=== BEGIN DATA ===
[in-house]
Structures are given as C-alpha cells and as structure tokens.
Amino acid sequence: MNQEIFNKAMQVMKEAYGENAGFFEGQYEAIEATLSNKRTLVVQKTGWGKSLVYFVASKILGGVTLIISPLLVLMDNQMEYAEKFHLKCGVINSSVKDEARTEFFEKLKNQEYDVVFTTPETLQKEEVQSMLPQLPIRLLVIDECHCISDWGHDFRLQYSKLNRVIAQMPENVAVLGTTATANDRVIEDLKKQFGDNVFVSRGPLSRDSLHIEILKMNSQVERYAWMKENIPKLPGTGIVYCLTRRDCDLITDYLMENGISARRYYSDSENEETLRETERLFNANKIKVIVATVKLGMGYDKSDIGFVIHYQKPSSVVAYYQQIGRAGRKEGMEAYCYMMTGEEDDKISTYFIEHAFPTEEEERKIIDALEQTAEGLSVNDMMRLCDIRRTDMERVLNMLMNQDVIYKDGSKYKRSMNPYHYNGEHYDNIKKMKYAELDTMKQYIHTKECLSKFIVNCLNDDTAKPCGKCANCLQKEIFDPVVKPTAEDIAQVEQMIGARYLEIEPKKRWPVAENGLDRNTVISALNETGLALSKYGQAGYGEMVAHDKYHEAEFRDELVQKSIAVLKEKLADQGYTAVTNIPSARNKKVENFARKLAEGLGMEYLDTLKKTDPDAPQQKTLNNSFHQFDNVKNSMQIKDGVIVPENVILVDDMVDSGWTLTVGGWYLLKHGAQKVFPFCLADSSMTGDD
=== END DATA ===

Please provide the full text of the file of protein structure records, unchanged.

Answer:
[in-house]
Structures are given as C-alpha cells and as structure tokens.
Amino acid sequence: MNQEIFNKAMQVMKEAYGENAGFFEGQYEAIEATLSNKRTLVVQKTGWGKSLVYFVASKILGGVTLIISPLLVLMDNQMEYAEKFHLKCGVINSSVKDEARTEFFEKLKNQEYDVVFTTPETLQKEEVQSMLPQLPIRLLVIDECHCISDWGHDFRLQYSKLNRVIAQMPENVAVLGTTATANDRVIEDLKKQFGDNVFVSRGPLSRDSLHIEILKMNSQVERYAWMKENIPKLPGTGIVYCLTRRDCDLITDYLMENGISARRYYSDSENEETLRETERLFNANKIKVIVATVKLGMGYDKSDIGFVIHYQKPSSVVAYYQQIGRAGRKEGMEAYCYMMTGEEDDKISTYFIEHAFPTEEEERKIIDALEQTAEGLSVNDMMRLCDIRRTDMERVLNMLMNQDVIYKDGSKYKRSMNPYHYNGEHYDNIKKMKYAELDTMKQYIHTKECLSKFIVNCLNDDTAKPCGKCANCLQKEIFDPVVKPTAEDIAQVEQMIGARYLEIEPKKRWPVAENGLDRNTVISALNETGLALSKYGQAGYGEMVAHDKYHEAEFRDELVQKSIAVLKEKLADQGYTAVTNIPSARNKKVENFARKLAEGLGMEYLDTLKKTDPDAPQQKTLNNSFHQFDNVKNSMQIKDGVIVPENVILVDDMVDSGWTLTVGGWYLLKHGAQKVFPFCLADSSMTGDD